Choosing the right mortgage is essential, especially in the present financial climate when every penny counts.
Whilst your bank or building society may be more than willing to offer you a mortgage, the advice that it provides will be limited to only the few products that it sells. Only by seeking the advice of an independent financial adviser can you be assured that the whole of the mortgage market is being analysed on your behalf.
Whilst we are not financial advisers, we can recommend advisers who have proved to be the best at finding the right mortgages for our clients.
Instructing an independent financial adviser can:
- Help you save thousands of pounds in mortgage repayments
- Speed up the mortgage application process and reduce delays
- Help you to obtain a mortgage offer when your circumstances may be complicated
- Reduce the stress and legwork associated with applying for a mortgage
If you would like further information on who to talk to please phone 01539 725582.
These offer a rate which is guaranteed not to change during a set period of time – usually two to three years – but it is possible to fix your mortgage for ten years or longer. Watch out for early redemption penalties if you want to get out of the mortgage before the fixed period ends.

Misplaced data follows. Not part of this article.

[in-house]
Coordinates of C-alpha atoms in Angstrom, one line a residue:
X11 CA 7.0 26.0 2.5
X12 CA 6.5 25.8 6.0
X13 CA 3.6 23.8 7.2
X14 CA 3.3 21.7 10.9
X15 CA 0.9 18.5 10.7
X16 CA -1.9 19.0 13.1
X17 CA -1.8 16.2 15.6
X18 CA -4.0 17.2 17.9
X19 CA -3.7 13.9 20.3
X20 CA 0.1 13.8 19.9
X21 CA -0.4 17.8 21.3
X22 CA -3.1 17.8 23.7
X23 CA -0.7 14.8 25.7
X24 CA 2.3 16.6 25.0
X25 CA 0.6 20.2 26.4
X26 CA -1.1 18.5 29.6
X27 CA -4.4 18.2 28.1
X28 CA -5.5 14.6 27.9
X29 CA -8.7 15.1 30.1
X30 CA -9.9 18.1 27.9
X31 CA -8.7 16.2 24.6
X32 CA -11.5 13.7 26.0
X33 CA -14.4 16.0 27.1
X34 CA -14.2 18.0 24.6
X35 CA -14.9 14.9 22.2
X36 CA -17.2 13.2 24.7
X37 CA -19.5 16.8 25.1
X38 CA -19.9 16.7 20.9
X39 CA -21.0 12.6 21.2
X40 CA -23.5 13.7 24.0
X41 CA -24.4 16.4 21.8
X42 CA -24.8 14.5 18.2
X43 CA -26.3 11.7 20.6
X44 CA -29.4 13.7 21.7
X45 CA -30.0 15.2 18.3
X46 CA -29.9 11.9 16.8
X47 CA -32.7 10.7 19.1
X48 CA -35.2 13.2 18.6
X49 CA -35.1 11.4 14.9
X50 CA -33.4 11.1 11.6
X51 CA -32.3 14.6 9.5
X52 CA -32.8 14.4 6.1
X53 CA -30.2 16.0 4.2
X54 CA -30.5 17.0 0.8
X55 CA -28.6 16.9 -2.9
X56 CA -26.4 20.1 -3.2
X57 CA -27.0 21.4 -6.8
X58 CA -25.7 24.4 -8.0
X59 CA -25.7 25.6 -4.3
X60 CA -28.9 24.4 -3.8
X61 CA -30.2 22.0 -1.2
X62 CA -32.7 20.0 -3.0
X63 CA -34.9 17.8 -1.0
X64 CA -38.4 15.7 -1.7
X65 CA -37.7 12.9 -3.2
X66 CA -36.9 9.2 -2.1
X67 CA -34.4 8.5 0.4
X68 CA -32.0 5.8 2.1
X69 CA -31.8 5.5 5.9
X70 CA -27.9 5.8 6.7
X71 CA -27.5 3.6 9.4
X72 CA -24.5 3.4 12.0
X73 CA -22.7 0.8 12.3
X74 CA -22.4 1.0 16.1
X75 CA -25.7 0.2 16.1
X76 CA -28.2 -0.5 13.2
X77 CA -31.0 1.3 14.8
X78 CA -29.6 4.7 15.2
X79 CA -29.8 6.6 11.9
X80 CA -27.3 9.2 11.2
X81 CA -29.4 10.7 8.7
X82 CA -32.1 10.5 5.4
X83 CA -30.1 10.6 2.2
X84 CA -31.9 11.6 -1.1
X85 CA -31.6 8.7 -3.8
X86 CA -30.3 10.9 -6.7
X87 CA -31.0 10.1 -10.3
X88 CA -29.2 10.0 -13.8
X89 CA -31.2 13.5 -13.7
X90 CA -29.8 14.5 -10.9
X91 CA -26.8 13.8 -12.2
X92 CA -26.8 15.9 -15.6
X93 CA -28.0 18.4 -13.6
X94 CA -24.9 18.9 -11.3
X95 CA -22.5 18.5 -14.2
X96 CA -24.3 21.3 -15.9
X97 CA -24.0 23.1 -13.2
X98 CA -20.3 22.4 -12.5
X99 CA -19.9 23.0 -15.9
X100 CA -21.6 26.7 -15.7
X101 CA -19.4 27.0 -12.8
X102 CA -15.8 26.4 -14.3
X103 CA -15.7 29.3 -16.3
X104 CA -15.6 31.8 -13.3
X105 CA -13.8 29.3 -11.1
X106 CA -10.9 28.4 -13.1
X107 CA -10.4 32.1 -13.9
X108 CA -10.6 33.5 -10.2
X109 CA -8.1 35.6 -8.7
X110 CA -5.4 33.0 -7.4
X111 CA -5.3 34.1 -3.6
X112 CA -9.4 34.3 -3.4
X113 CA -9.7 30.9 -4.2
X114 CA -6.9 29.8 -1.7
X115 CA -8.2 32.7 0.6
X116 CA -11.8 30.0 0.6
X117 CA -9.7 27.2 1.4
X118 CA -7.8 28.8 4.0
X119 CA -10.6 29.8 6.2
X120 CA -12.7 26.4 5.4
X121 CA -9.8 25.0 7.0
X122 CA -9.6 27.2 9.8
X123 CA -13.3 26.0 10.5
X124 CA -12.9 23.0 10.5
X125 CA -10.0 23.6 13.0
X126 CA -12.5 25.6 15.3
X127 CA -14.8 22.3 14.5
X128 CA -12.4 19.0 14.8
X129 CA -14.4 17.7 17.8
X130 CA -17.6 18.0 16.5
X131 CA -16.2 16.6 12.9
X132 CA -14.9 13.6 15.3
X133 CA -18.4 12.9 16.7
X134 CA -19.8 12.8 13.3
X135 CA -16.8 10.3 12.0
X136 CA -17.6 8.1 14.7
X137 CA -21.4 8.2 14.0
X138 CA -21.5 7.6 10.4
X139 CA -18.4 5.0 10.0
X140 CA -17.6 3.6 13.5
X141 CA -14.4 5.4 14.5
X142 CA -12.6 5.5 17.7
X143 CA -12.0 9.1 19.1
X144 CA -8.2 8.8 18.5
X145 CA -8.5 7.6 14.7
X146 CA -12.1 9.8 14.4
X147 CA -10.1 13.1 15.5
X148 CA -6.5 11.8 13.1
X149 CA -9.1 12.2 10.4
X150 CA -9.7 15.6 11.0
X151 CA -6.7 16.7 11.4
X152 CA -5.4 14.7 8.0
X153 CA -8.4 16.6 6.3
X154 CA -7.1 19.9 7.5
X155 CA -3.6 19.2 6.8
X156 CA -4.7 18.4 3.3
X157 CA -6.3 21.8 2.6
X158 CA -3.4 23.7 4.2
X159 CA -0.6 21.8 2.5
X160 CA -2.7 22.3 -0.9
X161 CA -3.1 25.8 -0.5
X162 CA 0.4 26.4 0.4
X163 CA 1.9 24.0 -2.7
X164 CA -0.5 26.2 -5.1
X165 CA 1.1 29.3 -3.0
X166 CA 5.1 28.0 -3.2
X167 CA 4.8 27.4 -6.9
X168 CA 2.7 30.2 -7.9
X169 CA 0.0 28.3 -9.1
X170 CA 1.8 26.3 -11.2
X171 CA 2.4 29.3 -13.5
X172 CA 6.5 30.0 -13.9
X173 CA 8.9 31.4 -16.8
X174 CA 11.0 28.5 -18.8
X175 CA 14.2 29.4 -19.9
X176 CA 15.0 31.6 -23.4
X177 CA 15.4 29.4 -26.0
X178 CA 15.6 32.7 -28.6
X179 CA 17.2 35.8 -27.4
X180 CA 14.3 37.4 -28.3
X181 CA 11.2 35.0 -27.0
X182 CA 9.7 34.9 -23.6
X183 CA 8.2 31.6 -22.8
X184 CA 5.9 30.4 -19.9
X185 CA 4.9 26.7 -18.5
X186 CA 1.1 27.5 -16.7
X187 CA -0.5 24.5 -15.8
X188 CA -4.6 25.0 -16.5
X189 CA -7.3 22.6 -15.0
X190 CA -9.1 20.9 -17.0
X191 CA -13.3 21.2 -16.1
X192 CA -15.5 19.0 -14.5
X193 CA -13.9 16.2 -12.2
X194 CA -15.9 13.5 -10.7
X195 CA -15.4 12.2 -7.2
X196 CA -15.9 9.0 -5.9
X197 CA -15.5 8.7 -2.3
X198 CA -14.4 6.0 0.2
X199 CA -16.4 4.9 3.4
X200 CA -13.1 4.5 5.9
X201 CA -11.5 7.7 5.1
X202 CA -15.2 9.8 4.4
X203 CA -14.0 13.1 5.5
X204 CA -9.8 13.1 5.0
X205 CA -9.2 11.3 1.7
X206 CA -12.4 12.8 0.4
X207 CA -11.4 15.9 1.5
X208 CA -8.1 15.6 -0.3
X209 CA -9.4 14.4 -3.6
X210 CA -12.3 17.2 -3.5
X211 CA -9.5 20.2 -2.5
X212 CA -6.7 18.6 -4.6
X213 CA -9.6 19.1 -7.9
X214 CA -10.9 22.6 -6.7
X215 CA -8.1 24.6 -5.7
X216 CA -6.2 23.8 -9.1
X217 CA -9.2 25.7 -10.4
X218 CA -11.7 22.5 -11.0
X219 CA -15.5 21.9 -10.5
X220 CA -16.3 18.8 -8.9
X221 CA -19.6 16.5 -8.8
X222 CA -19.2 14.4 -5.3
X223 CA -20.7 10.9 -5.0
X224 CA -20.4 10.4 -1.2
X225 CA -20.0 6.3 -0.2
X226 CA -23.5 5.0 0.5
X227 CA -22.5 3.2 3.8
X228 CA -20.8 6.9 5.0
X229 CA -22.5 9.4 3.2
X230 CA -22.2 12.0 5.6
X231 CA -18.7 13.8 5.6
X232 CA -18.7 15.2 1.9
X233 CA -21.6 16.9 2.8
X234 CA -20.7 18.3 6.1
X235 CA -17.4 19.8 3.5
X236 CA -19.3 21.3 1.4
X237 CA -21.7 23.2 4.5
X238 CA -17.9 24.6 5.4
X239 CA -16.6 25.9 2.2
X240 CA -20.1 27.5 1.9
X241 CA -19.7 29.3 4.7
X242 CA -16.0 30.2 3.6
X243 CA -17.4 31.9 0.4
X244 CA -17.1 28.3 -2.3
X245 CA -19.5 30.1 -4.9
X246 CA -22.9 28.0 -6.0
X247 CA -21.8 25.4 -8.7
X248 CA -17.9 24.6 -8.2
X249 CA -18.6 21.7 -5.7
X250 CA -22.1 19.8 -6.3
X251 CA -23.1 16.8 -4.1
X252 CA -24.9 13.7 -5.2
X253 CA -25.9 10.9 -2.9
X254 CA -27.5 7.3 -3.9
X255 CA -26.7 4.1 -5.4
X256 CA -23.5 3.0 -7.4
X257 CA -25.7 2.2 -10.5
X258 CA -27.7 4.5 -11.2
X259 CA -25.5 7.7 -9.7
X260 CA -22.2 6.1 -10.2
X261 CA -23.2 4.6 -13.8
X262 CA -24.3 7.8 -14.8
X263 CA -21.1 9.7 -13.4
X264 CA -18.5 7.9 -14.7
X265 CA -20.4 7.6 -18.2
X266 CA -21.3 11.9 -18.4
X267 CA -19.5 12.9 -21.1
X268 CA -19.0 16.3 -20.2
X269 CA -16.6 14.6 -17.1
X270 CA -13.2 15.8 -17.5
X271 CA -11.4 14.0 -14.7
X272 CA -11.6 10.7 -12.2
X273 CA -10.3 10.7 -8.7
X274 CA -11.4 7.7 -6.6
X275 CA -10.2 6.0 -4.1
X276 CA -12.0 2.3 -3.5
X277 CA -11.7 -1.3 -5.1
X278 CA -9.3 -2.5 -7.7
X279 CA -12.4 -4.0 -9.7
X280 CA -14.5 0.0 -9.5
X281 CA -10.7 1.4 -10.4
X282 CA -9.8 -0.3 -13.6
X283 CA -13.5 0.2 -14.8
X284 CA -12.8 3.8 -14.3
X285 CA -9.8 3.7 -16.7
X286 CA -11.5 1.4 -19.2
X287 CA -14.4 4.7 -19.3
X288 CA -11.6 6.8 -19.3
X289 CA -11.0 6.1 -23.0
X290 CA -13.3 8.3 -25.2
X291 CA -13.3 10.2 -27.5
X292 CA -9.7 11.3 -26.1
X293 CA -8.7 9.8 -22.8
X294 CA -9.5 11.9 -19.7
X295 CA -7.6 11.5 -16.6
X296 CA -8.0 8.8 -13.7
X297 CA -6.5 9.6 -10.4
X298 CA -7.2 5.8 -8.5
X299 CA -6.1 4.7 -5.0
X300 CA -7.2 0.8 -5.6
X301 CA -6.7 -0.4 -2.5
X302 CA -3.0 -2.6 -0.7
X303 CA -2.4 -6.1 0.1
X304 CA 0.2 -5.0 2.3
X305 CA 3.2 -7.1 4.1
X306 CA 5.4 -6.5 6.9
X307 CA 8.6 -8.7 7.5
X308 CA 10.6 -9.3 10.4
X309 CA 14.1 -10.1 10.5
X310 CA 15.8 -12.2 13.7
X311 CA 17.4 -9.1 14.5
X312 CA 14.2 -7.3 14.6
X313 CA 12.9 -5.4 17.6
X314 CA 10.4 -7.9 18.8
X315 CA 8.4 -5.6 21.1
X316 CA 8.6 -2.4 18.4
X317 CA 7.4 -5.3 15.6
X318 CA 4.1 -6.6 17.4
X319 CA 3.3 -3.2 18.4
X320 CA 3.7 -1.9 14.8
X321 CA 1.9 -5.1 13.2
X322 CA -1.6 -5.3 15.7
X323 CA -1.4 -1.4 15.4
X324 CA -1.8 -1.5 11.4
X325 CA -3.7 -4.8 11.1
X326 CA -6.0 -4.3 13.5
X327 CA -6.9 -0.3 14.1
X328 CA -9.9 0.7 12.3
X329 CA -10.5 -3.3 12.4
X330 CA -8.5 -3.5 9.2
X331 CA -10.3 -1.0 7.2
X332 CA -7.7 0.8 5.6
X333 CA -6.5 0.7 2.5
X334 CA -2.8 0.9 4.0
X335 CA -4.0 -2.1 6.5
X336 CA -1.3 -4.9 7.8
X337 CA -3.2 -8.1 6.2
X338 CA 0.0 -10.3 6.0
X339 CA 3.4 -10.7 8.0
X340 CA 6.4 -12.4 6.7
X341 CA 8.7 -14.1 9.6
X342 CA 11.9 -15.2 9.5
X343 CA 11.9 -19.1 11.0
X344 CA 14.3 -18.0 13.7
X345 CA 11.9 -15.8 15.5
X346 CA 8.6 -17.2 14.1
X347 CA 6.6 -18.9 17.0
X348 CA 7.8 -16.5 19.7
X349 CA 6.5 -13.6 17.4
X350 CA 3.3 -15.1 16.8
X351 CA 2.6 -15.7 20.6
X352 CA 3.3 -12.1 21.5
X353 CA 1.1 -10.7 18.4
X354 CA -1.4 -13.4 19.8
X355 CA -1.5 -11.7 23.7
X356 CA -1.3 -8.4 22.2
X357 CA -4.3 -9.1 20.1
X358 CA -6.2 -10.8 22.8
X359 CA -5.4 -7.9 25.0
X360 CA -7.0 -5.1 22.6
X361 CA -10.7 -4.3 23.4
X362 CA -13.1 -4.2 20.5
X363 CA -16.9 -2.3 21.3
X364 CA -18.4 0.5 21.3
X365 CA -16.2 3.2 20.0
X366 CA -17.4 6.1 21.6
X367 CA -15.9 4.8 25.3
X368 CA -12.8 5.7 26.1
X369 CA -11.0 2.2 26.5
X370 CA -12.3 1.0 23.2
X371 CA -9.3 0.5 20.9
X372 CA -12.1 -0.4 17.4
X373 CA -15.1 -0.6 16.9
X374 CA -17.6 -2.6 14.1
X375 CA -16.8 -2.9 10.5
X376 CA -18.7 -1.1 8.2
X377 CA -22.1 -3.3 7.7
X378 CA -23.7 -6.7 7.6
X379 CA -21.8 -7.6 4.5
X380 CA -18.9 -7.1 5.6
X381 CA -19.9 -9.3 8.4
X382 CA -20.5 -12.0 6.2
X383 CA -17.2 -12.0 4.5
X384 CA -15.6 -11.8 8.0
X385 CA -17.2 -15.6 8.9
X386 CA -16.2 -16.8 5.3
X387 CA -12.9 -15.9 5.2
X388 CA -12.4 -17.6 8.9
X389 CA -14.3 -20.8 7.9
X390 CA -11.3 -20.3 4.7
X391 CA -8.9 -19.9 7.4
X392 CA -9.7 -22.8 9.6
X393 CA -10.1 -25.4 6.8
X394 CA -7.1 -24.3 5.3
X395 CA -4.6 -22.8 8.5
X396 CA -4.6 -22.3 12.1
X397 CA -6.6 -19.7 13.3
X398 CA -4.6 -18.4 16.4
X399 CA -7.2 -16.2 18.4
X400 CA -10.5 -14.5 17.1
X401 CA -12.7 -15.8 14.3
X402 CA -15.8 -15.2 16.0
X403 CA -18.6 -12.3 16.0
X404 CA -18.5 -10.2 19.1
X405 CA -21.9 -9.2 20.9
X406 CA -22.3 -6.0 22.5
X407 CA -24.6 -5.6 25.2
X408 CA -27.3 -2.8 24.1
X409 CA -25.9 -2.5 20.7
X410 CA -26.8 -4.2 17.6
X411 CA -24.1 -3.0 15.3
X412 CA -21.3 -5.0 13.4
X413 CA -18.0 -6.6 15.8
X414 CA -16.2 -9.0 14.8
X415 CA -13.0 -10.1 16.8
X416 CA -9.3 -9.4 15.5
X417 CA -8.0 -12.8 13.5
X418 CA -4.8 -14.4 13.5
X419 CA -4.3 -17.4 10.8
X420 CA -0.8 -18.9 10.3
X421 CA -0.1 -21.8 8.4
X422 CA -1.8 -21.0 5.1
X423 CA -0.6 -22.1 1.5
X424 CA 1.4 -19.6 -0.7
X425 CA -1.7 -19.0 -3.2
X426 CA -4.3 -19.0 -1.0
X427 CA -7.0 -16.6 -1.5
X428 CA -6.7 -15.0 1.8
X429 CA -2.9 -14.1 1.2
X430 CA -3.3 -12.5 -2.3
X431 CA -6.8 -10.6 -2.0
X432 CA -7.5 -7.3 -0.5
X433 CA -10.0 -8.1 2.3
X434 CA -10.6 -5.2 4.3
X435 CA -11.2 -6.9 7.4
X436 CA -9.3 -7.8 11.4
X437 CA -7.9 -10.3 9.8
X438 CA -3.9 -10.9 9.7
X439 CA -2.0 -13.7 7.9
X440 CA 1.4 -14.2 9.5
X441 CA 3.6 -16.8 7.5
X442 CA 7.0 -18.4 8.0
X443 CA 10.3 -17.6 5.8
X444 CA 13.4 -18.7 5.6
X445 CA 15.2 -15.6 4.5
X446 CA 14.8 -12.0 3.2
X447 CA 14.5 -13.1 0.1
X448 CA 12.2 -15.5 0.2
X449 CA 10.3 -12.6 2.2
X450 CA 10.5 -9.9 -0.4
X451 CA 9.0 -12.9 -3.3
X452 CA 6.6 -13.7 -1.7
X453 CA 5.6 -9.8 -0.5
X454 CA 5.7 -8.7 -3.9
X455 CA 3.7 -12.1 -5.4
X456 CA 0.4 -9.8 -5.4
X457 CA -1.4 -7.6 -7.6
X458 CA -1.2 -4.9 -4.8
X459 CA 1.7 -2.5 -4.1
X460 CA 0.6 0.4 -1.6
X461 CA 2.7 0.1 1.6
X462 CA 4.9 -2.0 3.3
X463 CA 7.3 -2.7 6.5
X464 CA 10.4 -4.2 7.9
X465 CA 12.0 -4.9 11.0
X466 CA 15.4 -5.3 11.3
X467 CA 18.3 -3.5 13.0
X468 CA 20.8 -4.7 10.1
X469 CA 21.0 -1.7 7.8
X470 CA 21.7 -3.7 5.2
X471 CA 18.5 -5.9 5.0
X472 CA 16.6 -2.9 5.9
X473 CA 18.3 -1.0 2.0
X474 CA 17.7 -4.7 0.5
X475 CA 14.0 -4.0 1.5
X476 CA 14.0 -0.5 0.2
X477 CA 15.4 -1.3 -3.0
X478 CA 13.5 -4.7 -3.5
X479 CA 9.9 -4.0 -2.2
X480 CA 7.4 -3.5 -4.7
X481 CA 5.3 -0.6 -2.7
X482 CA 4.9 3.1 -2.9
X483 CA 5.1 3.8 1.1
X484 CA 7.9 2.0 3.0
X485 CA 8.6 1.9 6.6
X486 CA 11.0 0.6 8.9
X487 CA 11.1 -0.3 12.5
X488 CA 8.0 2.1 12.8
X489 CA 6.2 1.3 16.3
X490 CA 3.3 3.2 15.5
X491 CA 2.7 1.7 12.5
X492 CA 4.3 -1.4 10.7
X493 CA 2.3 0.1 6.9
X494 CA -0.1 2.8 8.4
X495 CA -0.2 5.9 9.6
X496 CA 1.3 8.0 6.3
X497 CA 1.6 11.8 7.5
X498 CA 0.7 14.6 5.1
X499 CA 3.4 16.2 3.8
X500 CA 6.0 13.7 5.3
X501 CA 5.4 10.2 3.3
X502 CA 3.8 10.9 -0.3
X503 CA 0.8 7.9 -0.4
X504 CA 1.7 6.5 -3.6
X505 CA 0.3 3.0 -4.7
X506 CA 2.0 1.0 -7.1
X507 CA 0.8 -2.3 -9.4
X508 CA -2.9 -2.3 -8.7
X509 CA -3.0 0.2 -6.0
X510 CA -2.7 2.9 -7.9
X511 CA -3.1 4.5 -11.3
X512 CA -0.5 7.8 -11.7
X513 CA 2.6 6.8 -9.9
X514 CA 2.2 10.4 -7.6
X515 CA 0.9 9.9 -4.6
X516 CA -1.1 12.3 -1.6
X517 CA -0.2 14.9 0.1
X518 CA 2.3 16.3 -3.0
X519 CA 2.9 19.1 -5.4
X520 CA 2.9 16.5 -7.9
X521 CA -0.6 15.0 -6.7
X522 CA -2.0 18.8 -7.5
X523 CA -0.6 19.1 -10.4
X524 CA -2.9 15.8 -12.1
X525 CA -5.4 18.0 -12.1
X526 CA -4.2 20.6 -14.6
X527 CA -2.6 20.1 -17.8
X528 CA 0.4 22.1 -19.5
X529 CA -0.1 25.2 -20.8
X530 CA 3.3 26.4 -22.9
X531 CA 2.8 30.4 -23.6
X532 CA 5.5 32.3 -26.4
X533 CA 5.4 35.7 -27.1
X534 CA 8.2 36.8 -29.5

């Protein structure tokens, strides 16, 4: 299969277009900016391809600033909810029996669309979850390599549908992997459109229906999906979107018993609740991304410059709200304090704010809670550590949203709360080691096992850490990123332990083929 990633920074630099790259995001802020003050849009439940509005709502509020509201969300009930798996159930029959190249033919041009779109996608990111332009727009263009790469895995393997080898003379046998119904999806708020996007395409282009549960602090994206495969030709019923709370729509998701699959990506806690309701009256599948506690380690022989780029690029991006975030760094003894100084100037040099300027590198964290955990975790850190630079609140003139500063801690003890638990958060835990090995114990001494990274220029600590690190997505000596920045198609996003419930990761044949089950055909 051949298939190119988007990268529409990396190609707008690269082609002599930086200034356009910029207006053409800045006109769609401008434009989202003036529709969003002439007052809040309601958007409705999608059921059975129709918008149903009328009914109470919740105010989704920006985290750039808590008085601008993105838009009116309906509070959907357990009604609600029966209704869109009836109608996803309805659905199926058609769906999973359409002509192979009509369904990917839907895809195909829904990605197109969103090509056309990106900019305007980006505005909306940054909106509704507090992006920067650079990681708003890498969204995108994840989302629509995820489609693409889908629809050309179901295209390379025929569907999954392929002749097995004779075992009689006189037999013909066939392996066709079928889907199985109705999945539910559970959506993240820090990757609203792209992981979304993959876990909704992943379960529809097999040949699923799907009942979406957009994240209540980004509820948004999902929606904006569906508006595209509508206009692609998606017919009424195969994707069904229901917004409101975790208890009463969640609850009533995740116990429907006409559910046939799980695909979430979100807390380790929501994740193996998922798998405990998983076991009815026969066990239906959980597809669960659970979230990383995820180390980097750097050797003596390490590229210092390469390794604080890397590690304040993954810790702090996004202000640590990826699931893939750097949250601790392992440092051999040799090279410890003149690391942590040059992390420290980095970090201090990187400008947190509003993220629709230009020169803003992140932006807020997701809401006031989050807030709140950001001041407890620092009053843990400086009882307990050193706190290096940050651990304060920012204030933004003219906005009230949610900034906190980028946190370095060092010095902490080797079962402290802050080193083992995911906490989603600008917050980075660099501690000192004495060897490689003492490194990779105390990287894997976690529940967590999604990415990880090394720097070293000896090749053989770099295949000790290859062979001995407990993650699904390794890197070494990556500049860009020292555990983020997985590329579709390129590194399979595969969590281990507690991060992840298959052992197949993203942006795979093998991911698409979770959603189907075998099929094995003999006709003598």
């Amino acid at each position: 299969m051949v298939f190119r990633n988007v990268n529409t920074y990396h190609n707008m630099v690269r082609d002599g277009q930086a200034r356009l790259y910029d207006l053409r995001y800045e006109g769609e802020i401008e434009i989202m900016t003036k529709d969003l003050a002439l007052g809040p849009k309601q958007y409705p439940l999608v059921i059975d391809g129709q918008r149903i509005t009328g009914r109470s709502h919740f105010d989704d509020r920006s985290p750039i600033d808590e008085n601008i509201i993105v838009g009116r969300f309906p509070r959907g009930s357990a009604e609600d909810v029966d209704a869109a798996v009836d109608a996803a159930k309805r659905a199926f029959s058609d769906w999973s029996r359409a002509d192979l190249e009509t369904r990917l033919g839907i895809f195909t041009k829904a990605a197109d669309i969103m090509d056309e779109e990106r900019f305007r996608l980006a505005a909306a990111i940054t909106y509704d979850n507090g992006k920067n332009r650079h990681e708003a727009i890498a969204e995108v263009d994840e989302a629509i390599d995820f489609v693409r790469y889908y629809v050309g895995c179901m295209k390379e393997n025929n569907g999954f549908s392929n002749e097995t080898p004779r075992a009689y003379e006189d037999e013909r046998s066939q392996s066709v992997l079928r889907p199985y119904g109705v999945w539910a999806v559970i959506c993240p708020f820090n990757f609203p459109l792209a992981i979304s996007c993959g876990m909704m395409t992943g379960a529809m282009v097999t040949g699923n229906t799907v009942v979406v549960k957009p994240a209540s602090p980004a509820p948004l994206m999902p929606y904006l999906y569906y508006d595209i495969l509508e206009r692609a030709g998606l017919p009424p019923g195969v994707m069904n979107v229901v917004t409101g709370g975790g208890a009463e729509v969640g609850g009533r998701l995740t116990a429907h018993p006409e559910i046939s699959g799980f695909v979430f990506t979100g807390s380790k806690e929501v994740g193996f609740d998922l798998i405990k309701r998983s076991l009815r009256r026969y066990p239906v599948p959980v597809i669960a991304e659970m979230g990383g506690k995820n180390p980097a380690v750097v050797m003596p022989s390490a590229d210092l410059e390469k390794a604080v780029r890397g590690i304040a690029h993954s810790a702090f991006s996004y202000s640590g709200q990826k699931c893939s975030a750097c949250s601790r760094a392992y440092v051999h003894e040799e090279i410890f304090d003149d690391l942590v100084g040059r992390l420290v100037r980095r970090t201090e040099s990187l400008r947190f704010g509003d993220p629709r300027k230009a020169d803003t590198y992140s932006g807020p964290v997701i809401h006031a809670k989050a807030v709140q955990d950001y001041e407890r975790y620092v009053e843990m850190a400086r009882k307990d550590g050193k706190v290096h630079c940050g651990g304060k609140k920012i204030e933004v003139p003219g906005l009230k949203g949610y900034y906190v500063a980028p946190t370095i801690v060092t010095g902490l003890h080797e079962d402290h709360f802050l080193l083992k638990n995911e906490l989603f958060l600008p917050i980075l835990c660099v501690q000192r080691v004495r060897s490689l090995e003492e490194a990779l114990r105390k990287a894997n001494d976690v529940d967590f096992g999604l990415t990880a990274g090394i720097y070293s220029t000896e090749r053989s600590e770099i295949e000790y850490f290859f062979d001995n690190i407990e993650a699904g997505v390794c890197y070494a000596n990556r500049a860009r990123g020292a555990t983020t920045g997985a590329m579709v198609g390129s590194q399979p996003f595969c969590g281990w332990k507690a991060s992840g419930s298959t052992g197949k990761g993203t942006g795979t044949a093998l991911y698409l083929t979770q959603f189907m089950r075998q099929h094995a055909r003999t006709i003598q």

A tracker mortgage is a mortgage with a variable interest rate which tracks the Bank of England base rate. The rate you pay will be based upon a percentage above or below the base rate. The Bank of England base rate is reviewed once a month which could result in mortgage repayments fluctuating as and when the base rate is changed.
These are similar to tracker mortgages but give the certainty of the mortgage rate never going above a certain rate. You can also get a ‘cap and collar’, which means that the top rate is capped but it will never go below a certain rate even if the Bank of England base rate is very low.
These allow you to pay more off your mortgage a month or in a lump sum as and when you can. Some also allow you to take a break from payments and are more suited for people who are self-employed.
Current Account Mortgages
Effectively, all of your money and your loans are in one pot. When your salary comes in it reduces your mortgage so that you appear to owe less and pay less in interest charges, but you can still use the money to pay your bills.
These are similar to current account mortgages but you have a series of linked accounts. When your current and savings accounts are in credit, the money is used to offset the amount you owe on your mortgage account. So you end up paying less interest and still have access to your money.
Interest Only Mortgages
Unlike normal repayment mortgages, you only pay off the interest accrued on your mortgage and, at the end of the mortgage term, still owe the amount borrowed. An alternative form of repayment, such as an investment, is therefore required to ensure that you can repay the mortgage at the end of the term.